ENDA Update: Lawyers Tweak ENDA Language

This story is cross posted on Advocate.com

Lawyers Tweak ENDA Language
By Kerry Eleveld

A House committee vote on the Employment Non-Discrimination Act,
originally scheduled for Wednesday, November 18, was postponed so
that lawyers could adjust the legal language regarding issues of
disparate impact, double recovery, and attorney’s fees.

“Our understanding is that the committee lawyers wanted a few
more days to look at several of the outstanding issues,” said
Allison Herwitt, legislative director for the Human Rights

ENDA would prohibit employers from discriminating against workers
on the basis of their sexual orientation or gender identity. The
legal fine-tuning stands to push back the date of the committee
vote by about two to three weeks. “Hopefully, we’ll be able to
see a markup after Thanksgiving and before the end of the year,”
Herwitt said.

Rep. Barney Frank of Massachusetts, lead sponsor of the bill, has
suggested the full House vote might not take place until February
of next year.

Disparate impact is a type of legal case filed against an employer
with an employment practice that does not appear to be overtly
discriminatory but is nonetheless discriminatory in practice.
Herwitt said the lawyers are working to ensure that such cases will
not be allowed under ENDA although they are allowed to be brought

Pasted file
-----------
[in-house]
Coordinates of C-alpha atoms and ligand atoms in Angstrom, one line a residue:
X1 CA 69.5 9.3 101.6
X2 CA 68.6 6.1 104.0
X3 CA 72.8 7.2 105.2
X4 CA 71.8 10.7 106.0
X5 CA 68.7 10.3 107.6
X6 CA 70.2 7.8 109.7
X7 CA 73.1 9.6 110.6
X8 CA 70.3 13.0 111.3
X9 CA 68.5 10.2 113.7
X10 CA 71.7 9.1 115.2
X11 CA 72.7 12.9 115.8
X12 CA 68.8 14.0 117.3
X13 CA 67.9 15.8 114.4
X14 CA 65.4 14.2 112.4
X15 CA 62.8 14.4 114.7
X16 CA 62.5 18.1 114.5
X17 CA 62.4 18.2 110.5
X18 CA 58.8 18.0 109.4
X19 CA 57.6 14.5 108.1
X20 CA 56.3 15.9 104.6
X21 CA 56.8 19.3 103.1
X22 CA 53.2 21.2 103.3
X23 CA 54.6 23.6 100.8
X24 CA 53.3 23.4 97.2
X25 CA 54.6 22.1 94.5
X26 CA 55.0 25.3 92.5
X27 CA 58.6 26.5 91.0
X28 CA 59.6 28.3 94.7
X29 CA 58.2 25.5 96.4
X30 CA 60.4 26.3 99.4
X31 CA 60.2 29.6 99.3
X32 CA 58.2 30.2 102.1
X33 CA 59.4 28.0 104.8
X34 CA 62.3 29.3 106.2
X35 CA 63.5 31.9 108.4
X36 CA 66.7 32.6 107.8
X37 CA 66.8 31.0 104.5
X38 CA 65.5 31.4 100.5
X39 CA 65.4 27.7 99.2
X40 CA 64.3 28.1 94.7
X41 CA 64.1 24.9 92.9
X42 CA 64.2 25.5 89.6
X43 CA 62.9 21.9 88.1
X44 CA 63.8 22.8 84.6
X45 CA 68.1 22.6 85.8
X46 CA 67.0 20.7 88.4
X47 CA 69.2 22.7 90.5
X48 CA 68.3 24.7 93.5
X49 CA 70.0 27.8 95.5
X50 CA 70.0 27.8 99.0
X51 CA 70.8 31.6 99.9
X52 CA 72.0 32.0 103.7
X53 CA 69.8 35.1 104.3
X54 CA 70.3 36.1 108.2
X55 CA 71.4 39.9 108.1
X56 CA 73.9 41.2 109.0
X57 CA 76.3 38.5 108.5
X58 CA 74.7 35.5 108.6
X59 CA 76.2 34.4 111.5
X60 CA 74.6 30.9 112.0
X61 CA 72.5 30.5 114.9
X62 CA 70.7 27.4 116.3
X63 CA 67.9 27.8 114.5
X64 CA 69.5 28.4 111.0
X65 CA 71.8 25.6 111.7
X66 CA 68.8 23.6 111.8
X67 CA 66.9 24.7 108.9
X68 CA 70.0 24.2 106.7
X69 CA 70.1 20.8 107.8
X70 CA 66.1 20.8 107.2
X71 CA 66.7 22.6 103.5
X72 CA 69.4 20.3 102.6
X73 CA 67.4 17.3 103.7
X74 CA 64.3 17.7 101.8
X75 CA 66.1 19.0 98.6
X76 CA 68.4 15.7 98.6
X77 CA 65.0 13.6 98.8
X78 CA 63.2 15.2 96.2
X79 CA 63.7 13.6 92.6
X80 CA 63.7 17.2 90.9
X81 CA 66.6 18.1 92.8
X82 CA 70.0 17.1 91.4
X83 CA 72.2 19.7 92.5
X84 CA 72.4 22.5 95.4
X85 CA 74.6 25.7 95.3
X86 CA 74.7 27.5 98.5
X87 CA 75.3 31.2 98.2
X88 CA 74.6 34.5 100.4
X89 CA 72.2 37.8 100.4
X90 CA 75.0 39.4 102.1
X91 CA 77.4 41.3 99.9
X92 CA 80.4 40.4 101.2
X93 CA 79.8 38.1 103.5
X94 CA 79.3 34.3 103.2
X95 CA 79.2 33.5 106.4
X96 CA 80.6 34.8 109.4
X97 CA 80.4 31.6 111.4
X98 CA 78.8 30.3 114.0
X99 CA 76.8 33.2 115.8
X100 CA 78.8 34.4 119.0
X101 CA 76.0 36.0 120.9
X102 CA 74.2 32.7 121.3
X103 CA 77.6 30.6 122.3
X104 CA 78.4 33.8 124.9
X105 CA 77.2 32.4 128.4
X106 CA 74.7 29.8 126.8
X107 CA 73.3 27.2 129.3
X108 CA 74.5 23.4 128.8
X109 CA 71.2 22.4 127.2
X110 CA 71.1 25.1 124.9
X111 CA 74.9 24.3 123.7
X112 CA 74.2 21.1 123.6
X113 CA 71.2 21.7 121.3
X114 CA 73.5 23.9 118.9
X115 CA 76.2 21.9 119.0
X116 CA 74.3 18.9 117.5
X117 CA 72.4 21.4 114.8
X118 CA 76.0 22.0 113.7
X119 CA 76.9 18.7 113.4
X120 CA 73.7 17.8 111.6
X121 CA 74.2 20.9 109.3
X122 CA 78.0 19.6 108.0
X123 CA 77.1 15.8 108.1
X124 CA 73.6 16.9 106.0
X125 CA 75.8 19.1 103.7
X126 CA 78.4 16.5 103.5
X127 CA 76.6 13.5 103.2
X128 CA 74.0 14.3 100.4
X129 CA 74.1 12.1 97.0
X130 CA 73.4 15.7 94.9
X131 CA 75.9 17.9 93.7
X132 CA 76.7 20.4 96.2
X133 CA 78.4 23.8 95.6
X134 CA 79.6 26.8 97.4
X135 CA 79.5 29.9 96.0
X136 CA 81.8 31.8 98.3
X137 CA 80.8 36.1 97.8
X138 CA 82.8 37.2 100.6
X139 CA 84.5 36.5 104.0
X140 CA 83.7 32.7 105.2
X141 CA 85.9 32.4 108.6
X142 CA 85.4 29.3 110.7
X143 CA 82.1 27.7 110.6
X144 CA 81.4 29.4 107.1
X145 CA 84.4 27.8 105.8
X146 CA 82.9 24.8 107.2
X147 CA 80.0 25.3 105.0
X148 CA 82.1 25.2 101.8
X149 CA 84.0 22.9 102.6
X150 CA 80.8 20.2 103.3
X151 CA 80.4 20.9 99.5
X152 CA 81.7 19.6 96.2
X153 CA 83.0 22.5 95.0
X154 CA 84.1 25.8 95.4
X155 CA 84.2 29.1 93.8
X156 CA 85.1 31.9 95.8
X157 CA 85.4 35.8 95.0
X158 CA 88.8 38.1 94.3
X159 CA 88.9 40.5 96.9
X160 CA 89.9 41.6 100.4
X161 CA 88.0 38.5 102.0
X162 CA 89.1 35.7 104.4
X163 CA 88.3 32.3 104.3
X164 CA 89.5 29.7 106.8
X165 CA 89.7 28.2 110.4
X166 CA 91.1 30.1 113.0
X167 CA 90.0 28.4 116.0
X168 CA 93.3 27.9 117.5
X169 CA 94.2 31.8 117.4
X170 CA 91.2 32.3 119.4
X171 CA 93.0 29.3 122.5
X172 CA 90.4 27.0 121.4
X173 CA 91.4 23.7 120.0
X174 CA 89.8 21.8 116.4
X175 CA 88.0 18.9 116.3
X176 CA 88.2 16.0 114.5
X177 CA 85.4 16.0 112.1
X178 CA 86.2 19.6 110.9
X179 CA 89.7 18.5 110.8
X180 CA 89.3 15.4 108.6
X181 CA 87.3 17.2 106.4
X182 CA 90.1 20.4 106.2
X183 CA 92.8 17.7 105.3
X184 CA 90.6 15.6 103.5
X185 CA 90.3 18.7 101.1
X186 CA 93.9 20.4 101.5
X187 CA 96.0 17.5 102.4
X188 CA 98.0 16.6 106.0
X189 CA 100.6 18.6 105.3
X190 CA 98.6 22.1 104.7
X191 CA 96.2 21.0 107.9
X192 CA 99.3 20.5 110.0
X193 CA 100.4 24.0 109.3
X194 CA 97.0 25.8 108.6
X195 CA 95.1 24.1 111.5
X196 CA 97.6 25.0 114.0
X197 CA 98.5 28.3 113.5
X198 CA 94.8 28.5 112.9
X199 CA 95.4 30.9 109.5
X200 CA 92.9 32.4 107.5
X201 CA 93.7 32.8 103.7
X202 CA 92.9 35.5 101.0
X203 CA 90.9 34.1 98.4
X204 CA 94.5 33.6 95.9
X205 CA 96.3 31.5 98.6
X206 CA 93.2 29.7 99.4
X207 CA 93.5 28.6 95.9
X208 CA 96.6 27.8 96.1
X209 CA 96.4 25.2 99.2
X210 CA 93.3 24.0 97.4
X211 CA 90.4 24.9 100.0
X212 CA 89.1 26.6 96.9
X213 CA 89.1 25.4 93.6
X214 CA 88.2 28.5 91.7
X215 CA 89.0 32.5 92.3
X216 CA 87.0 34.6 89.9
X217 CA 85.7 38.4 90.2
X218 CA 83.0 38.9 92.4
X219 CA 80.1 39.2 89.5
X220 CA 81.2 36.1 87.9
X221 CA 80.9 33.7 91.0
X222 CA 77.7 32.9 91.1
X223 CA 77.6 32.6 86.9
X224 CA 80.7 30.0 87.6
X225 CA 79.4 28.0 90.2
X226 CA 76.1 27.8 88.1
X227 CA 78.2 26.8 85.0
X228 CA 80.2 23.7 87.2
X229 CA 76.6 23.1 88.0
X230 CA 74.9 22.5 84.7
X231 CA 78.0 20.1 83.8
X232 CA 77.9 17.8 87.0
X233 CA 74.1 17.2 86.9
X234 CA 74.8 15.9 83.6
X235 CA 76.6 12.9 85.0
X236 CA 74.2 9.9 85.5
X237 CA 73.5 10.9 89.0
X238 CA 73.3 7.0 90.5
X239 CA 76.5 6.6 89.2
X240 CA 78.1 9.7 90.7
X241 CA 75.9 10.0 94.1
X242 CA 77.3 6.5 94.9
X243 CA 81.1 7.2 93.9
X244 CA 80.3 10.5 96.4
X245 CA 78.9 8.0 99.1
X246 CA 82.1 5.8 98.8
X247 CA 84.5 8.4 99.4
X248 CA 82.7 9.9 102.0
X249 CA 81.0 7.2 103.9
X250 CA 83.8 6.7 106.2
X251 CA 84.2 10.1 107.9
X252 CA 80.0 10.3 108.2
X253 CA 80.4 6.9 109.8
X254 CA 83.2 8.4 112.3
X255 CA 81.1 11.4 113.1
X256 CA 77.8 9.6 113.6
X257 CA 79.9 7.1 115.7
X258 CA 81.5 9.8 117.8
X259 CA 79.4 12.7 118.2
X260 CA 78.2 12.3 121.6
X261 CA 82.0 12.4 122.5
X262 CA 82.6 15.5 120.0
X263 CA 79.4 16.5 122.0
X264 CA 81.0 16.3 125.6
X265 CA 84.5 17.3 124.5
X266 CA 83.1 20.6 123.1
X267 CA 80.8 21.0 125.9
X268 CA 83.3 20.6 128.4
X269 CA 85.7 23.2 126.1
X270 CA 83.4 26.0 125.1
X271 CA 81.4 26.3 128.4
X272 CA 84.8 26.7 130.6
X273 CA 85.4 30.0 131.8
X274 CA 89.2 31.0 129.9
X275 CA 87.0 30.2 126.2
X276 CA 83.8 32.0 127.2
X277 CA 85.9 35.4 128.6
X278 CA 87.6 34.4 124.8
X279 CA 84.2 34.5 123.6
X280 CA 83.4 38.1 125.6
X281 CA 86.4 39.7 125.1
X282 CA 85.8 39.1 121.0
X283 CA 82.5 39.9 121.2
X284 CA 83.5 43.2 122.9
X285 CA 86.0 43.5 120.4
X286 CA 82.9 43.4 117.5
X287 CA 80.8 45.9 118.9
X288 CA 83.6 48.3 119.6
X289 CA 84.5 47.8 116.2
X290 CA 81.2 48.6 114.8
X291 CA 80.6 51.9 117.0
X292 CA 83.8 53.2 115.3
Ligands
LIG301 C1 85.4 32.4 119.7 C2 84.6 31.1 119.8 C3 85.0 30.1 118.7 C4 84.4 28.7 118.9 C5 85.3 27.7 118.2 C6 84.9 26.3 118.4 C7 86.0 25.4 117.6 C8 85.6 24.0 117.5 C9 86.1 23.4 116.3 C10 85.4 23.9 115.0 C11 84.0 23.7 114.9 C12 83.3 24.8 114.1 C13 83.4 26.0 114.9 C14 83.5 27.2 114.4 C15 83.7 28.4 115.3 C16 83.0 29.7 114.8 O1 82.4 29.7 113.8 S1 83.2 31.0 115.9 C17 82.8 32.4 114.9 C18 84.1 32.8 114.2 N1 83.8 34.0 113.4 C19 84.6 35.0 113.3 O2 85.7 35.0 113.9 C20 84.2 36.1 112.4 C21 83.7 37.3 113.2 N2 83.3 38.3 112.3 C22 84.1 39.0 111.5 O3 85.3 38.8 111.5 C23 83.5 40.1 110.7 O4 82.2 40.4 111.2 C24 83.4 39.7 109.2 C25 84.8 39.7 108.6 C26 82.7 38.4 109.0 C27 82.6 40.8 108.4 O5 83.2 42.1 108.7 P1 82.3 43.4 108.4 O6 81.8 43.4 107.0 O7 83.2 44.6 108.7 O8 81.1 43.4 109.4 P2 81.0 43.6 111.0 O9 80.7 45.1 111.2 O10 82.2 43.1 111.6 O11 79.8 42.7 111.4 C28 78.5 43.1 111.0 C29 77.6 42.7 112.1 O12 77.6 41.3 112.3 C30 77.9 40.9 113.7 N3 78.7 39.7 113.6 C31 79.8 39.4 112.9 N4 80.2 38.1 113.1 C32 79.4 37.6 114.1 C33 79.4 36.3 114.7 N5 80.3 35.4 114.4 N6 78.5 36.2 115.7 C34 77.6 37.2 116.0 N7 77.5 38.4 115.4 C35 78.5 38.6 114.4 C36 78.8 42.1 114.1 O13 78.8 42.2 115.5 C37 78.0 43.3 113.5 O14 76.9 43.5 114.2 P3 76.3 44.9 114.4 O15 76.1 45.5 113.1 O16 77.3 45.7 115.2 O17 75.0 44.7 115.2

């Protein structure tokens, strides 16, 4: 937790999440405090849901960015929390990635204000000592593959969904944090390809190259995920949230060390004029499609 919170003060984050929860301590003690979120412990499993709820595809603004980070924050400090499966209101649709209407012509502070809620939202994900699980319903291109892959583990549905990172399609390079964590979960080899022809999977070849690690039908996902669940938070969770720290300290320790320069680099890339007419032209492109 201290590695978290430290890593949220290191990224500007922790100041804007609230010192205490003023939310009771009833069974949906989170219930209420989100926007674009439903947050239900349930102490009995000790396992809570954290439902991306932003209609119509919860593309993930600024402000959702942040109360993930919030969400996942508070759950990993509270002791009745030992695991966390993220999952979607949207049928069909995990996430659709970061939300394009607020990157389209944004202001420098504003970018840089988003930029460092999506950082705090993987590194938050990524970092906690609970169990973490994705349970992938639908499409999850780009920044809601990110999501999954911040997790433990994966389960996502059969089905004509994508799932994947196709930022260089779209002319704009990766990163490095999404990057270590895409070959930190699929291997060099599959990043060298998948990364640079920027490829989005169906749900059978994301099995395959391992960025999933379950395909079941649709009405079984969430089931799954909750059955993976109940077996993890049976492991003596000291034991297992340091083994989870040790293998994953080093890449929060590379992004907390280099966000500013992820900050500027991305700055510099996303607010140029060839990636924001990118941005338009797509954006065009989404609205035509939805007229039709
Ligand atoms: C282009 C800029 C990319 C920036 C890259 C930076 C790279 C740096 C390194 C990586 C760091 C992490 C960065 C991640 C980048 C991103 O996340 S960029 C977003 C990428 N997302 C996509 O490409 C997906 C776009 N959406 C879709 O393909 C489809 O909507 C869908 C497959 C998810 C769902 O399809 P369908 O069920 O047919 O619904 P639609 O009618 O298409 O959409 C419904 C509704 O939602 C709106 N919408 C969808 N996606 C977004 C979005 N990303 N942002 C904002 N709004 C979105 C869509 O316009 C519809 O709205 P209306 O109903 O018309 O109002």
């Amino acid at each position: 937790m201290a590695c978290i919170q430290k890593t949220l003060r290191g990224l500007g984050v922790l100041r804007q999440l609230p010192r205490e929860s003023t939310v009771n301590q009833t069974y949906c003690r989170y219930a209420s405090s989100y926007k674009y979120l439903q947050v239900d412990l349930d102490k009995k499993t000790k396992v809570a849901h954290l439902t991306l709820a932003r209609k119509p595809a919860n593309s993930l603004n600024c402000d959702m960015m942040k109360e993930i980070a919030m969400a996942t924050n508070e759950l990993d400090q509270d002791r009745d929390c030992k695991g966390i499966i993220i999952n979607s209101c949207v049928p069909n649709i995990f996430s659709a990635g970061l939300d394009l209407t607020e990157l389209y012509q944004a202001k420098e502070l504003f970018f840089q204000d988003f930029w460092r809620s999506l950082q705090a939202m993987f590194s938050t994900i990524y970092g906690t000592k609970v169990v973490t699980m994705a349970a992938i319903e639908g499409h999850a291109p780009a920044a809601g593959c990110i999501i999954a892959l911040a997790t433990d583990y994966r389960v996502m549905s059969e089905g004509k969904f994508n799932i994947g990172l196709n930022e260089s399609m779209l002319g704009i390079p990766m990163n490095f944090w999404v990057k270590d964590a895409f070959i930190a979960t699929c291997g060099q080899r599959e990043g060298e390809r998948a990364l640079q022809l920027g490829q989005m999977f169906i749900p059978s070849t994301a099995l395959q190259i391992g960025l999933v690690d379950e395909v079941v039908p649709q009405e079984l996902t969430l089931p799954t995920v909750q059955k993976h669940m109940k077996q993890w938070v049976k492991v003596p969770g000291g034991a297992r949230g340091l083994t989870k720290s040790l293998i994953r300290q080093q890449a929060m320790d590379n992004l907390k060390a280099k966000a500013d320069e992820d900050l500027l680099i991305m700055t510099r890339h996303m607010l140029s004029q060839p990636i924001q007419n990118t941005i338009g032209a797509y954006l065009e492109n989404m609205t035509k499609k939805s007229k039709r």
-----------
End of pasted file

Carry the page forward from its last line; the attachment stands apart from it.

under Title VII of the 1964 Civil Rights Act, which prohibits
discrimination on the basis of race, color, gender, religion, or
national origin.

The committee is also clarifying that if a plaintiff files a
discrimination case under Title VII, they cannot also pursue an
ENDA case under the same claim — a situation that would create
the potential for “double recovery.”

“Some Title VII cases have been filed based on gender
identity,” said Herwitt, explaining the potential for

In terms of attorney’s fees, the committee’s goal is to restrict
the latitude of the Equal Employment Opportunity Commission so it
cannot assign the fees to defendants in successful discrimination

“Granting attorney fees to the party that prevails is not
something that will be available,” Herwitt explained.

Once committee lawyers have completed the adjustments, Herwitt said
they would be sharing the solutions with stakeholders, including
HRC, the U.S. Chamber of Commerce, and Camille Olson, an attorney
and Republican witness who testified at both ENDA hearings about
the pitfalls of the bill’s language in those three areas.

Follow Family Equality Council on Twitter
for continuous updates on ENDA. On the day of the vote follow
Senior Legislative Counsel Emily Hecht for live updates.